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Should you be excited about the new McDonald’s “kale burger?”


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Photo: McDonalds

Last year, McDonald’s debuted its first-ever kale salad—which, in theory, was a great thing.

In reality, though, the salad packed a whopping 730 calories and 1,400 milligrams of salt—proving that just because something sounds healthy doesn’t mean it’s actually good for you.

Now, Mickey D’s is back on the kale-wagon, offering up another attempt at a fresh, healthy, millennial-motivated option.

But before you bow down to McDonald’s and order a Signature Sriracha, consider that the sandwich isn’t quite a glorified kale burger.

Meet the Signature Sriracha sandwich, which is “freshly prepared” and comes with not just a beef, grilled chicken, or crispy chicken patty and special Sriracha Big Mac Sauce, but also—gasp!—baby spinach and baby kale.

“McDonald’s is taking a different approach to lettuce by adding premium greens to its signature sandwiches,” the company says on its website. “Baby kale and baby spinach were chosen specifically to balance out the spicy sauce while serving as the perfect partner to accompany the other savory ingredients of white cheddar cheese, onions, and tomato.”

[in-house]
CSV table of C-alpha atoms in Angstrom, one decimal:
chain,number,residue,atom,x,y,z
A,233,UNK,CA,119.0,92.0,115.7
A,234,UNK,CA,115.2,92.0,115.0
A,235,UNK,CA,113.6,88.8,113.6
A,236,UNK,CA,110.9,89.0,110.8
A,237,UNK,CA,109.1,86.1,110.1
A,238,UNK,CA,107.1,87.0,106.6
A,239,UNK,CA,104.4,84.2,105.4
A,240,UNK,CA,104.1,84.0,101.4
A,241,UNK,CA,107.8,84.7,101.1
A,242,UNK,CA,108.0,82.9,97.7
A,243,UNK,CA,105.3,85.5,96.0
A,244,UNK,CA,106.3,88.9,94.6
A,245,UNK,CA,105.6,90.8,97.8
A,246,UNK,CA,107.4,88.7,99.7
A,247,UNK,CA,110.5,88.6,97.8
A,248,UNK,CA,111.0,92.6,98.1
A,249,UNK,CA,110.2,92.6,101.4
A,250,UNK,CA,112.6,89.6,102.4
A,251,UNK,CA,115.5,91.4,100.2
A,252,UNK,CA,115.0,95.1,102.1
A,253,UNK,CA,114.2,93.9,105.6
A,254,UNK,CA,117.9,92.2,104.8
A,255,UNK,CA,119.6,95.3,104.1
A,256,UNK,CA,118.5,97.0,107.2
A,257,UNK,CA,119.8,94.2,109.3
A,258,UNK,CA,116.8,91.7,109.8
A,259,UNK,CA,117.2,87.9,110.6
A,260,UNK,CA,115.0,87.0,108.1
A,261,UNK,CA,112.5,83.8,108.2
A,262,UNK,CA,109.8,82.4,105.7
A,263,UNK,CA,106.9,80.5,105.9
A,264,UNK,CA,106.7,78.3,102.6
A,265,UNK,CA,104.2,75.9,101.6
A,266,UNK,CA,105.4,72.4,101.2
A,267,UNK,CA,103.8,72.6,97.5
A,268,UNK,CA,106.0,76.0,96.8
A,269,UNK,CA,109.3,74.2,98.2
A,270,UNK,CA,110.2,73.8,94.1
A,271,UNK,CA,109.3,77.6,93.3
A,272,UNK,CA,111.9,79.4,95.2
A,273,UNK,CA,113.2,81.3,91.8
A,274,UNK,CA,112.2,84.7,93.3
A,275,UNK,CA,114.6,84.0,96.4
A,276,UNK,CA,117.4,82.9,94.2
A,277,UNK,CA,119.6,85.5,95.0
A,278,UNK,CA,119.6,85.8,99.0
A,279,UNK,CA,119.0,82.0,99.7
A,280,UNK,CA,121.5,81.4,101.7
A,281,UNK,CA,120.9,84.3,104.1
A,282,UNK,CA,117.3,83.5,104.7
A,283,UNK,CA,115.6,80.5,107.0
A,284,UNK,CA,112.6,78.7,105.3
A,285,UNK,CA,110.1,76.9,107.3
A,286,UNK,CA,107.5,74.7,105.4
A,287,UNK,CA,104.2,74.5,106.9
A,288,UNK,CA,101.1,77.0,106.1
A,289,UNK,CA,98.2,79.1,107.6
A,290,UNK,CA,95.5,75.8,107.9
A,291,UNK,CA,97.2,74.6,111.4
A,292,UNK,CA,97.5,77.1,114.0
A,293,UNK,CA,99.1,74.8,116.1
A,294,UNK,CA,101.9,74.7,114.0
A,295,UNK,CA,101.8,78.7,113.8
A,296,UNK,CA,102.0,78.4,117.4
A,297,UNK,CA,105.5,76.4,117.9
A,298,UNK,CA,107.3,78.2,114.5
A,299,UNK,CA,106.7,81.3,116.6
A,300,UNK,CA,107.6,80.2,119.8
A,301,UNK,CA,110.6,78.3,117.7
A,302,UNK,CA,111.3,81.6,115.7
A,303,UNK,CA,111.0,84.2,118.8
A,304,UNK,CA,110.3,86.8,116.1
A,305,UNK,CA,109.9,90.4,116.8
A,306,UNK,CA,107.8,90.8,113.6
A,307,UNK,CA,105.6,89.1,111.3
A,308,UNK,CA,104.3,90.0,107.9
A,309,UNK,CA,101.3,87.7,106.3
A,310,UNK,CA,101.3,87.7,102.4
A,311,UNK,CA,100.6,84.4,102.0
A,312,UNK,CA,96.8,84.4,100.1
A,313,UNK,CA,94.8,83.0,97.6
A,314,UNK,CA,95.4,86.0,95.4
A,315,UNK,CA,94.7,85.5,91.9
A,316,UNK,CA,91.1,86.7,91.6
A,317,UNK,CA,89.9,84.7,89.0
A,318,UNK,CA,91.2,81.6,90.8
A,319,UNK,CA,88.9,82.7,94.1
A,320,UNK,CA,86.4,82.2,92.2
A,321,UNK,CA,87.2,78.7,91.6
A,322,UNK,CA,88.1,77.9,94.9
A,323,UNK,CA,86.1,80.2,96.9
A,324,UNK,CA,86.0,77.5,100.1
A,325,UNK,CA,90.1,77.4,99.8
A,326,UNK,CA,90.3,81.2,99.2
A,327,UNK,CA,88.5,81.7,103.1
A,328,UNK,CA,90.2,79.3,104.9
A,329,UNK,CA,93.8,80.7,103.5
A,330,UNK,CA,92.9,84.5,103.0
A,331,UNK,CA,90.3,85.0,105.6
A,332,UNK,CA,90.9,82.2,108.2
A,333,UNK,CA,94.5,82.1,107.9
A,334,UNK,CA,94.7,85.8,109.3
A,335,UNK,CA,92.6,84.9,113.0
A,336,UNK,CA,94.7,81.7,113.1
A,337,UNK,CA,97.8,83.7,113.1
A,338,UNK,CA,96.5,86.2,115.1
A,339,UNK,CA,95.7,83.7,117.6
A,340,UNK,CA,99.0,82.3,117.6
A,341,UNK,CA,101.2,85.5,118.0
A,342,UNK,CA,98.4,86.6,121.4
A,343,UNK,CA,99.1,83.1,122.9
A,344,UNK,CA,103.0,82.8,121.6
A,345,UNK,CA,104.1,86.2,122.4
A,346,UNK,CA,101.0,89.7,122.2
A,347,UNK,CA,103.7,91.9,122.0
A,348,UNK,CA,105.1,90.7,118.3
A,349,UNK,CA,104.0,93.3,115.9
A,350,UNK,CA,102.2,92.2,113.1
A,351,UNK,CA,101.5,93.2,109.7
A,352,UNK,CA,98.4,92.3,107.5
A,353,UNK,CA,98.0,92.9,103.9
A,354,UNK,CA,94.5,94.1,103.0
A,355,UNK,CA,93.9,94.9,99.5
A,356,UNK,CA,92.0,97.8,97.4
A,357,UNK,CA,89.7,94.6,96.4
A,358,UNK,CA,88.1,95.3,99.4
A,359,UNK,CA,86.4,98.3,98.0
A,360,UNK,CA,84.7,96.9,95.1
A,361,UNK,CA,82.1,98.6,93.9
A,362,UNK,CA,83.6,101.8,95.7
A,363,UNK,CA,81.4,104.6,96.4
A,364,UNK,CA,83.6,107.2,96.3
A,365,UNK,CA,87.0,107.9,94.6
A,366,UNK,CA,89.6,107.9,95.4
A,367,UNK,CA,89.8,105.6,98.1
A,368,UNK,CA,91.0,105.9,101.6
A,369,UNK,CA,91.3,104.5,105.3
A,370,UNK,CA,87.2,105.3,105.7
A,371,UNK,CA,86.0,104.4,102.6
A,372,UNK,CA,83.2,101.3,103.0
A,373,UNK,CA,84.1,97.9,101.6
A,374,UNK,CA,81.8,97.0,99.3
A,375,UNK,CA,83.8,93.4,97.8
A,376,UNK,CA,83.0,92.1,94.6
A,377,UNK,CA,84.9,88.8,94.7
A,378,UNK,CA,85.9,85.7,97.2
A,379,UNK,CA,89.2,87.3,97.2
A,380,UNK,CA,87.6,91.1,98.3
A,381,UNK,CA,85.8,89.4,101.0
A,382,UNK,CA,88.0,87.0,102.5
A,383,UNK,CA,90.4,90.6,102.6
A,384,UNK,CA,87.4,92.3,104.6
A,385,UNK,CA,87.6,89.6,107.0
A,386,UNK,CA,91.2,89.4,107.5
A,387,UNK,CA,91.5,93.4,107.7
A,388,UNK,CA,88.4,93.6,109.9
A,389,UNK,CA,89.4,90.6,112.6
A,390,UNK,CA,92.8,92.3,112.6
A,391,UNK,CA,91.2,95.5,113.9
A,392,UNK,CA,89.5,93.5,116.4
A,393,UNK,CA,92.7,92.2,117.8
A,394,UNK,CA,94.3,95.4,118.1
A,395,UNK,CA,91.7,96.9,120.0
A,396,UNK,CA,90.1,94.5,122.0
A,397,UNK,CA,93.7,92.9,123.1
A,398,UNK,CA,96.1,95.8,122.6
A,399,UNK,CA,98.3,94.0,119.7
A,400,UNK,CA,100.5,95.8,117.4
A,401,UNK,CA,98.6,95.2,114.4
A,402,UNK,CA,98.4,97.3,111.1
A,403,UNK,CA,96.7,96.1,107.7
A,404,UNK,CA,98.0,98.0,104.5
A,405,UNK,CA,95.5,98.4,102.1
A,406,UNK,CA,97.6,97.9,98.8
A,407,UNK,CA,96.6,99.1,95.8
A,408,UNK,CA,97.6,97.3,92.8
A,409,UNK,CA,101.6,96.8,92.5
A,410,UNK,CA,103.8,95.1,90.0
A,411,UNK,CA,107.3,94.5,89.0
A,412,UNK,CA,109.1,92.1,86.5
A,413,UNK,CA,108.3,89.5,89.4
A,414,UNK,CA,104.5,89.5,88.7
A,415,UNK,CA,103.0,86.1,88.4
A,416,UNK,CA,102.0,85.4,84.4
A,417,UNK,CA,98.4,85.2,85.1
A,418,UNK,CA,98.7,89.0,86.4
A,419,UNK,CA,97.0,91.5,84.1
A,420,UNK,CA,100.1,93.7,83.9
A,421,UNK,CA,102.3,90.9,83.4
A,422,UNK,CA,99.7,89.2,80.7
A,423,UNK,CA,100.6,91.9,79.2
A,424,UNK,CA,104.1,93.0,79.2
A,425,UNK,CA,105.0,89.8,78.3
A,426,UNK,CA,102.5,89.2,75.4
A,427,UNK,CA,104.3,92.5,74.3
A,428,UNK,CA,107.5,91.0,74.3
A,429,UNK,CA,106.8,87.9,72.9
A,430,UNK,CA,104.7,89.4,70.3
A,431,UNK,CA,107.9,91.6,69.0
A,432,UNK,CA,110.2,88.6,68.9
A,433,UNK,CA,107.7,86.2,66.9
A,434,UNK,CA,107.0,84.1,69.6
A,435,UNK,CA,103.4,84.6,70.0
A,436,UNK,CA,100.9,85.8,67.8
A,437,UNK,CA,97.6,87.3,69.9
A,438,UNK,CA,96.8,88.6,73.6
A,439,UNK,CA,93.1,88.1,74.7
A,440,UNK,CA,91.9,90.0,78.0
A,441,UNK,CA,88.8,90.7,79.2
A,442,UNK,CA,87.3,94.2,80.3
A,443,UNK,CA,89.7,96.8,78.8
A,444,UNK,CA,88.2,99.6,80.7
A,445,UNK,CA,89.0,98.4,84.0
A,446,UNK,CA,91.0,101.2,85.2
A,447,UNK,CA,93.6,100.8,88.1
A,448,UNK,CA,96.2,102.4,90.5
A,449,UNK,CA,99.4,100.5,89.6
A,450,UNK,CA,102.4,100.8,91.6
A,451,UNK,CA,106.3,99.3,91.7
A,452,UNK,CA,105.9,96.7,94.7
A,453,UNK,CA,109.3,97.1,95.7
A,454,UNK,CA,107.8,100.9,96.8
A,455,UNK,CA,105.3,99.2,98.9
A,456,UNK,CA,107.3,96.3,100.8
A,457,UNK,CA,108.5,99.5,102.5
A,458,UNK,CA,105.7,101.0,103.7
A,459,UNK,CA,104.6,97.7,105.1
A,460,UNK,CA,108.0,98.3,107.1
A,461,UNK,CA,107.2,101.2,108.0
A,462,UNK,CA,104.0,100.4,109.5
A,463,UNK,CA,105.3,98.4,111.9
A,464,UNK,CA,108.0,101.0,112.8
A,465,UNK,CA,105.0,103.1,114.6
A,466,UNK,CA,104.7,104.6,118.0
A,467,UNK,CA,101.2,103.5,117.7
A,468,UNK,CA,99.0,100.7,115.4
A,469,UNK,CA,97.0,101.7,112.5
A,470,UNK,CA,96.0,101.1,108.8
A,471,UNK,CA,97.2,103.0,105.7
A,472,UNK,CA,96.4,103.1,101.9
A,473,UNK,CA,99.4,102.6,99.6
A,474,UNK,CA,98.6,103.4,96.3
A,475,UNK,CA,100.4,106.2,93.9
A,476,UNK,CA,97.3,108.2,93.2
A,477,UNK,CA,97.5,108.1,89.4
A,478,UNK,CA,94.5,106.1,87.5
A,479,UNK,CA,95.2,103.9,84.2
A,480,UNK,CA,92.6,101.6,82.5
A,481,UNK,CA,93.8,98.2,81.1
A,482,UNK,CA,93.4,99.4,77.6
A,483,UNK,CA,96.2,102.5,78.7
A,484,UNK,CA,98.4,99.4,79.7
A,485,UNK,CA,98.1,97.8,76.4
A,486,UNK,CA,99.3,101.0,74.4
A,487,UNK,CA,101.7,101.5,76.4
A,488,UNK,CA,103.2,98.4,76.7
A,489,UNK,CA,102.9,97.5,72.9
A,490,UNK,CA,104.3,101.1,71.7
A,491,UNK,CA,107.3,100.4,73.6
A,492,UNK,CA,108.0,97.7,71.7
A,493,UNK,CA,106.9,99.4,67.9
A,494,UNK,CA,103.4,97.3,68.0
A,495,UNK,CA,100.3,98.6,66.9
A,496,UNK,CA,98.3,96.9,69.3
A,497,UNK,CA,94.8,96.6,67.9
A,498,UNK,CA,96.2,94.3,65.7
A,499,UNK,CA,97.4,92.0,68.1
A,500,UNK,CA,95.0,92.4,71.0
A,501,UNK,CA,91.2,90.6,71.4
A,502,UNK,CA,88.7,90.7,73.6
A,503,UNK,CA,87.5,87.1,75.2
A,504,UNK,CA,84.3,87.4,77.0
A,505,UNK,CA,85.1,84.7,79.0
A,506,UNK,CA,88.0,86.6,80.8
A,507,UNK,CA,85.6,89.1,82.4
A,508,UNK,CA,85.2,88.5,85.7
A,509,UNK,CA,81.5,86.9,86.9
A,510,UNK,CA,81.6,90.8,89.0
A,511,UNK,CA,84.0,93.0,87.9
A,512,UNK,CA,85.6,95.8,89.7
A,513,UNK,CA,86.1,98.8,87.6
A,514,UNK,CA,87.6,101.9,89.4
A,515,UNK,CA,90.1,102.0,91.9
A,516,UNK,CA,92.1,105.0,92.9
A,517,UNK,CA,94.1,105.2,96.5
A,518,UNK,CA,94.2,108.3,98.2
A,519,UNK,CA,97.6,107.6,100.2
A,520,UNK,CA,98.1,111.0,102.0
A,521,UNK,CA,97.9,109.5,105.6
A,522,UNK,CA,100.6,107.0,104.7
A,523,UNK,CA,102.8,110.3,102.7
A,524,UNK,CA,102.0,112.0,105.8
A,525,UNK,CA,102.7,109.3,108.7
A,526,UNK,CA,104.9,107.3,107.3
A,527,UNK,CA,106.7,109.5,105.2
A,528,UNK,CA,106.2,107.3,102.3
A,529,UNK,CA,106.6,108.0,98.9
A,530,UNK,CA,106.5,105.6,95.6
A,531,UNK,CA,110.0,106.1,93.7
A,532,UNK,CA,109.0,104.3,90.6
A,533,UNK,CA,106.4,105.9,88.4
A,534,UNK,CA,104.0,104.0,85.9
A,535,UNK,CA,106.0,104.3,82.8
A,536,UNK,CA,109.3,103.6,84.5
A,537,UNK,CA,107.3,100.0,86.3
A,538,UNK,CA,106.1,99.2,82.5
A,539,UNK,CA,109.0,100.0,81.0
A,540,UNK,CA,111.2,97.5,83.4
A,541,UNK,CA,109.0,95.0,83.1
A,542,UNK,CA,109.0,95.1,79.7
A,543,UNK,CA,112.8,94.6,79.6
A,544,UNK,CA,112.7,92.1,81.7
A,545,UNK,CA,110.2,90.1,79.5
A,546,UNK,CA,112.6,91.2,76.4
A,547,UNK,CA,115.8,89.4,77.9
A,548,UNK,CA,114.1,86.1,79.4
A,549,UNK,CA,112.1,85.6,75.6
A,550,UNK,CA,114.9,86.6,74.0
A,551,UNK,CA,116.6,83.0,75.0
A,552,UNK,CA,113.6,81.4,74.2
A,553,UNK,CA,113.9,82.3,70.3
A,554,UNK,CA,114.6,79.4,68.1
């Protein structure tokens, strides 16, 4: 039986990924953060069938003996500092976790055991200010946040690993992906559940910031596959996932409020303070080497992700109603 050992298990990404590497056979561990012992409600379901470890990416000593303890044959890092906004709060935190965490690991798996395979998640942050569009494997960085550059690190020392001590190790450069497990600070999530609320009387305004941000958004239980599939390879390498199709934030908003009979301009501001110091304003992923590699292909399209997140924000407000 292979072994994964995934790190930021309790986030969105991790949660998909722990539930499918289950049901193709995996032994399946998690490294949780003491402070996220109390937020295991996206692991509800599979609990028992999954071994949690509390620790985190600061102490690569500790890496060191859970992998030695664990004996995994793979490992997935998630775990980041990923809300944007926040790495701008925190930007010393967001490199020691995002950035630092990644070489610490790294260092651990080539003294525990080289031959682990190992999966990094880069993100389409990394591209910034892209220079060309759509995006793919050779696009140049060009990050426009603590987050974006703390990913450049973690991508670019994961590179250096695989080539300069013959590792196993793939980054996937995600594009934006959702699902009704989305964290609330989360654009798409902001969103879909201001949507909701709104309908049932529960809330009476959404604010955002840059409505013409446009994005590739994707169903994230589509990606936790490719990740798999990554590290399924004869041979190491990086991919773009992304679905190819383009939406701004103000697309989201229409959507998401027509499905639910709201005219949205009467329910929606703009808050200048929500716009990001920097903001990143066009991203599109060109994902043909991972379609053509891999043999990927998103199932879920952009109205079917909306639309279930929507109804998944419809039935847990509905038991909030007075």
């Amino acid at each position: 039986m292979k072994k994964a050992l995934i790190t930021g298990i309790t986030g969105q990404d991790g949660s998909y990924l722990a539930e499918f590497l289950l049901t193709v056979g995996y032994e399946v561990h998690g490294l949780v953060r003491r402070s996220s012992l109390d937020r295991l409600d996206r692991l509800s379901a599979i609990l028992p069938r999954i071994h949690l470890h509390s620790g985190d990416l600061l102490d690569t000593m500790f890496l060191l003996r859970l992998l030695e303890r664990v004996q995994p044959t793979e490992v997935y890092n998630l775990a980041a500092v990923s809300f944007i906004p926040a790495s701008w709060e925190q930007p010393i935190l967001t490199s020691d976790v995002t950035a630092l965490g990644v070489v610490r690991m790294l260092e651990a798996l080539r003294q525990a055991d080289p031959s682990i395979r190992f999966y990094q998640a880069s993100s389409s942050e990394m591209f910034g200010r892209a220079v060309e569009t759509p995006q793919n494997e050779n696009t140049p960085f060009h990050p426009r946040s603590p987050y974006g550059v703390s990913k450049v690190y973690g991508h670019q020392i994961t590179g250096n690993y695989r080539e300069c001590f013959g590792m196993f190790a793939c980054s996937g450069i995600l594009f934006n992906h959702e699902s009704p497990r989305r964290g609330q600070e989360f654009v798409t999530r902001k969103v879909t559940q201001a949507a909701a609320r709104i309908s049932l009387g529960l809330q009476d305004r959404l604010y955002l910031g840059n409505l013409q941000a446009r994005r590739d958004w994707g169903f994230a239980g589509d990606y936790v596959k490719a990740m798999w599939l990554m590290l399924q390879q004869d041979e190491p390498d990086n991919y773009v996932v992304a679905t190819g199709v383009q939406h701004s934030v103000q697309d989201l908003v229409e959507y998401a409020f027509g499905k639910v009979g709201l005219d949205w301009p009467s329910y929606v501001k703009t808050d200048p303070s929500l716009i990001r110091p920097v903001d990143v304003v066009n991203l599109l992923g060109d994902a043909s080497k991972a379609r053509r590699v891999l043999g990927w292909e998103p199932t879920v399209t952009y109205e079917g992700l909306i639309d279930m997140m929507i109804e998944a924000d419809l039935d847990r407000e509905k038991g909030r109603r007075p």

But before you bow down to McDonald’s and order up a Signature Sriracha, consider that the sandwich isn’t quite a glorified kale burger. The sammy weighs in at 670 calories, 1,010 milligrams of salt, and 35 grams of fat. It’s also served with cheddar cheese, and the “onions” the company mentions are actually crispy (aka fried) onions. It’s a behemoth of a burger—but it’s actually healthier by the numbers than the aforementioned kale—er, fail—salad.

The Signature Sriracha is available now (for a limited time) in Seattle, San Diego, and Los Angeles.

Overall, the kale-topped burger is another step in a positive direction for the fast food industry. (And we’ll take kale and spinach over yoga mat chemicals any day!) But, as with everything from face serums to grocery items, it’s worth taking a close look at the ingredients list to know what you’re really getting.

Defining “healthy” can be confusing. These documentaries help break it down, and here’s what to know about celebrities who endorse “healthy” products